Public Papers - 1991
Statement on the Strategic Defense Initiative
Eight years ago, the Strategic Defense Initiative spurred research and development of technologies necessary to defend the United States and our allies from the threat posed by ballistic missiles. Since 1983, SDI has accomplished much. Technological and engineering breakthroughs have brought us closer to smart or even brilliant defenses. We have proved that it is possible to intercept a ballistic missile warhead in space. But much work remains to be done before we have the defenses we need.
Even as we are hopeful that we can achieve a more stable strategic balance with the Soviet Union, the threat from ballistic missile proliferation is growing. Today, U.S. forces abroad and U.S. allies live under a growing threat from ballistic missile attack. While the Patriot air defense system performed remarkably well, we can do far better in protecting our troops and our friends and allies. We will have to, because we will face much more dangerous threats than the Scud. Moreover, the decisions we make on SDI today will affect our capabilities into the next century. By then, the United States itself may also face a greater threat from ballistic missiles.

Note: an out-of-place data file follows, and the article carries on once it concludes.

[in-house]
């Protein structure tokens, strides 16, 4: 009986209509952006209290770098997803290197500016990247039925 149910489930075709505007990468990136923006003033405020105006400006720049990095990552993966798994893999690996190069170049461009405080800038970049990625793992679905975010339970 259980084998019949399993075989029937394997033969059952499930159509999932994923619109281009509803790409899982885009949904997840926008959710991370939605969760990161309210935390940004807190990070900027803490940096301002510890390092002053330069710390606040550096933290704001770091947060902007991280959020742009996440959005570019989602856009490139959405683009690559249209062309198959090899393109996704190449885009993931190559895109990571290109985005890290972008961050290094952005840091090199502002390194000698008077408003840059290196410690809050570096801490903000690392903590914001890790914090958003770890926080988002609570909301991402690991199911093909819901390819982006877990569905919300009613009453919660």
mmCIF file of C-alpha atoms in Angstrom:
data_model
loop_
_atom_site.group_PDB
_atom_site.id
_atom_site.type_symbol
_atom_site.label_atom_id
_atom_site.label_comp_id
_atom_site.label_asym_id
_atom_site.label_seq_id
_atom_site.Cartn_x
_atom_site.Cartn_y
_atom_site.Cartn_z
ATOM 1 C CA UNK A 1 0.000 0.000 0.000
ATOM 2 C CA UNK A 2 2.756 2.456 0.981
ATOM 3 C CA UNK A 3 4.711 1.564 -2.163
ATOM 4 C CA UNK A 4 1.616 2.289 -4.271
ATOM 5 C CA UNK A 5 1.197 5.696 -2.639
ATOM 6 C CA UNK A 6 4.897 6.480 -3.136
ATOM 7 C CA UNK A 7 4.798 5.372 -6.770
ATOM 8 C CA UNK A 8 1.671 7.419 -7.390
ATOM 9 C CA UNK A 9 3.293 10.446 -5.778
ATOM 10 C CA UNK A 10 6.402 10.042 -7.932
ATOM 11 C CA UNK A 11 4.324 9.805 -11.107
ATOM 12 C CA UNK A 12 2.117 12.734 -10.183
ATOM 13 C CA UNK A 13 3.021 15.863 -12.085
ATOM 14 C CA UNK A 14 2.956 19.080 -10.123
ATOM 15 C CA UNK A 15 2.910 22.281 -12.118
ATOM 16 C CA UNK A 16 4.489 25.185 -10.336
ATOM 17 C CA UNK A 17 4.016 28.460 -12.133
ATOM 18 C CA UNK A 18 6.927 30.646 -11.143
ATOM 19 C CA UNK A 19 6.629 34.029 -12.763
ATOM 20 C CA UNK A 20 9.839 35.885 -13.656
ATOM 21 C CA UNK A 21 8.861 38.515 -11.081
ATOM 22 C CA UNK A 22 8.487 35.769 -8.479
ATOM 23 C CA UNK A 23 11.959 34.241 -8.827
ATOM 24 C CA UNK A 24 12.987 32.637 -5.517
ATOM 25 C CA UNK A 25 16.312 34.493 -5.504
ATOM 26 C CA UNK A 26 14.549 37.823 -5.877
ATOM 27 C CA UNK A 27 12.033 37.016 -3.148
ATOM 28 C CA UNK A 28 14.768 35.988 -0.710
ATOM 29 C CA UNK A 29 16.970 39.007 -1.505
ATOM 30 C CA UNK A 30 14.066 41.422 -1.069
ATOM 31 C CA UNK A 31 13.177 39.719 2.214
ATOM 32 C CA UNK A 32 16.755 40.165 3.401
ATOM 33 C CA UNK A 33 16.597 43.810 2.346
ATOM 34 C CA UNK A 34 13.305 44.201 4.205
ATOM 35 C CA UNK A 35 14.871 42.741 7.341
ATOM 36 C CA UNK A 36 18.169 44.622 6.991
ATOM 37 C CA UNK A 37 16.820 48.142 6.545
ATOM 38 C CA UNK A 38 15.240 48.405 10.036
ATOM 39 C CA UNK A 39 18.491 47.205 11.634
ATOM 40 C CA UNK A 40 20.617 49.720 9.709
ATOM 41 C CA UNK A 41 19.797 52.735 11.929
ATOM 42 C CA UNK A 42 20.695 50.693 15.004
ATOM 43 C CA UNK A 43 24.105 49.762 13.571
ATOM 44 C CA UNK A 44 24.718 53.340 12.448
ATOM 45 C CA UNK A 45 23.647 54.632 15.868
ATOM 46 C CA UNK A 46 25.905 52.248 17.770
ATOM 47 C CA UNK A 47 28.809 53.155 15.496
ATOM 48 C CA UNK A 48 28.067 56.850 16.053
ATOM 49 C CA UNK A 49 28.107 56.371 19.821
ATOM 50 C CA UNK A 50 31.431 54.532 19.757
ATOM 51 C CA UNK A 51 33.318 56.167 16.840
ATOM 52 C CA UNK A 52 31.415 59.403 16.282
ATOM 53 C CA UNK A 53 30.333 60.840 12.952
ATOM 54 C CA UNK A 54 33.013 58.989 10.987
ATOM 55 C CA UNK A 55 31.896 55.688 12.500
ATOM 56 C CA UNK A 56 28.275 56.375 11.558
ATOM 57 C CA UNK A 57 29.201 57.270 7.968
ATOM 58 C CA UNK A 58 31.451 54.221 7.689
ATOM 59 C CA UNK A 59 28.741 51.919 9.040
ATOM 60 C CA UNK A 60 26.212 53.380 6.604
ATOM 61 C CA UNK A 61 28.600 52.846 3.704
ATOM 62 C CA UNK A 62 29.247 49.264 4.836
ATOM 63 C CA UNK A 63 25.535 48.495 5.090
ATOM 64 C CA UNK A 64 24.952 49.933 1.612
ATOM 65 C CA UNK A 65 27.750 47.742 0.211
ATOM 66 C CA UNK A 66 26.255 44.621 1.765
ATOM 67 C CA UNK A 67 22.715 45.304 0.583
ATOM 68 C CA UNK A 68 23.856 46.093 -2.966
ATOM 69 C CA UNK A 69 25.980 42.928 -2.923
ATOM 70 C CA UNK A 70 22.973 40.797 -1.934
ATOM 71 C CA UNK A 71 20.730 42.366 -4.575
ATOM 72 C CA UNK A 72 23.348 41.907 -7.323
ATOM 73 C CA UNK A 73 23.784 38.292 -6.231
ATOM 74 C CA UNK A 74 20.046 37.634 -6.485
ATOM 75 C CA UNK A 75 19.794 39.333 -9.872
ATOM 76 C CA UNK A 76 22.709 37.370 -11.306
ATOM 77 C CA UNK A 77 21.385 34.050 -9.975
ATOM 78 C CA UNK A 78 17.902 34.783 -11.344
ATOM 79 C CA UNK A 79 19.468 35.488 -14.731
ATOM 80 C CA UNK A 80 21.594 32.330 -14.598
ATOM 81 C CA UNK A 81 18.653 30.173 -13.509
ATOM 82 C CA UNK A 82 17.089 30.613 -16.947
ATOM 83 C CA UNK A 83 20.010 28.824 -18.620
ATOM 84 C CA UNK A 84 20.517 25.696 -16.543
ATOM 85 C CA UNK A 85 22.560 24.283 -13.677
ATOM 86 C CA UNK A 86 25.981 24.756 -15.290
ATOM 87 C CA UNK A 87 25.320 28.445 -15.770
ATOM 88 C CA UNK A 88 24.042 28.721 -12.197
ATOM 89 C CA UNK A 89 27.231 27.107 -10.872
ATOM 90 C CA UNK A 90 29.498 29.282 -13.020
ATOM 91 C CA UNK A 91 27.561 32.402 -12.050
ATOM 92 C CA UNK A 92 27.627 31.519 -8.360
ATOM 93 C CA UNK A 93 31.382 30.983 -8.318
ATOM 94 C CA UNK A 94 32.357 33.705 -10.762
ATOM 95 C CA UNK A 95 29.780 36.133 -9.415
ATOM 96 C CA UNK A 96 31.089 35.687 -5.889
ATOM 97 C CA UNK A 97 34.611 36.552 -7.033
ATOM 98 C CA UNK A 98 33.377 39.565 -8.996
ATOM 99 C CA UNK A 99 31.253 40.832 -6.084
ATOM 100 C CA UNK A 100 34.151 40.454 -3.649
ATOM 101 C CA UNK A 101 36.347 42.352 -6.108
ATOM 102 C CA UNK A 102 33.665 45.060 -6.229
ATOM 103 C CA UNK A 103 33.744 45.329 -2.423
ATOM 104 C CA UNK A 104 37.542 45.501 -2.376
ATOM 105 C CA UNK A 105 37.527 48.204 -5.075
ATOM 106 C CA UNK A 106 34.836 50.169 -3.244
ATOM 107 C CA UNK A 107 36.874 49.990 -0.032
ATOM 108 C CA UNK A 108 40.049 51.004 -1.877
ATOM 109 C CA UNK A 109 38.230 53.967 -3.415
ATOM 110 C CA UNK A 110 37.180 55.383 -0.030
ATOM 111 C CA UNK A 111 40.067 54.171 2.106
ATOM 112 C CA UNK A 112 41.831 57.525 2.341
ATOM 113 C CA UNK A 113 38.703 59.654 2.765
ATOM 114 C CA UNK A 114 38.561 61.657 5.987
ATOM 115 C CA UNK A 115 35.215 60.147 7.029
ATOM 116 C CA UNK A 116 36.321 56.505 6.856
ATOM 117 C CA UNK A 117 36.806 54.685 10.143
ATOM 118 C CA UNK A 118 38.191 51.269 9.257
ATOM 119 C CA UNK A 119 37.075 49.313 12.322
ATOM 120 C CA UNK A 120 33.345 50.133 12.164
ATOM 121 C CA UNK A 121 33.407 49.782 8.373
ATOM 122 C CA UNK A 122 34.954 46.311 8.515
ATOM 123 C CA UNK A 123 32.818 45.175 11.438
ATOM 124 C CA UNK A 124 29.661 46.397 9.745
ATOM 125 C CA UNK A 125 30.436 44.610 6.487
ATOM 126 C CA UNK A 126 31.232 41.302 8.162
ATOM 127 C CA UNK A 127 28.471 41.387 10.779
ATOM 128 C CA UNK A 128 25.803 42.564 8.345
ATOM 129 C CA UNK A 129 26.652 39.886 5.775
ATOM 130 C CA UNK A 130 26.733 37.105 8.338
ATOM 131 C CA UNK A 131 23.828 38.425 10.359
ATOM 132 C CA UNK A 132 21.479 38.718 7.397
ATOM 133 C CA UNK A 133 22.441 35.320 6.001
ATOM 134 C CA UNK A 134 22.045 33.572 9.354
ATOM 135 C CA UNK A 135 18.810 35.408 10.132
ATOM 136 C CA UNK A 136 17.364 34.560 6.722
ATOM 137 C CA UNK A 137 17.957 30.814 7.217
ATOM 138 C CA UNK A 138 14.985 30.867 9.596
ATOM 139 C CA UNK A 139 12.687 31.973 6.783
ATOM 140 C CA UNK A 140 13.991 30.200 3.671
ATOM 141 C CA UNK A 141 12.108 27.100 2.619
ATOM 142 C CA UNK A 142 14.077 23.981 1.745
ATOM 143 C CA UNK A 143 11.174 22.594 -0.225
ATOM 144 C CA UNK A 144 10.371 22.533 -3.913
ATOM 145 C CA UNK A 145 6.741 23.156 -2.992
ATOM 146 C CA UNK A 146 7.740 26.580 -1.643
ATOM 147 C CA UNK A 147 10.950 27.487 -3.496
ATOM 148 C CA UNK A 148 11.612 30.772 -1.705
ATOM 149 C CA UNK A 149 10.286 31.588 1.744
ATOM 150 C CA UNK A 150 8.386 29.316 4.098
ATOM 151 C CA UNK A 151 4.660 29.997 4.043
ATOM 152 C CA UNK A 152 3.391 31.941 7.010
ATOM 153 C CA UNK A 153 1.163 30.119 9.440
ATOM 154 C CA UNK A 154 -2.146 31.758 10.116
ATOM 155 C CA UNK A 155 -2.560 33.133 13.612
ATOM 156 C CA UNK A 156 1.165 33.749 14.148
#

The primary limit to our ability to develop the technology necessary for ballistic missile defense is our commitment to do so. The pace of our research has been limited not by technological difficulties but by Congress' unwillingness to fund SDI adequately. I have listened to the concerns of congressional leaders and taken into account the changing strategic environment. As a result, I have refocused SDI's priorities to provide protection against limited ballistic missile strikes. Now it is up to Congress to respond by supporting my request for SDI funding.
Ballistic missile defenses threaten no one. Not only can they help preserve the peace but, as we have seen, they can save lives. Our troops and allies in the Middle East have already benefited from them. America deserves no less.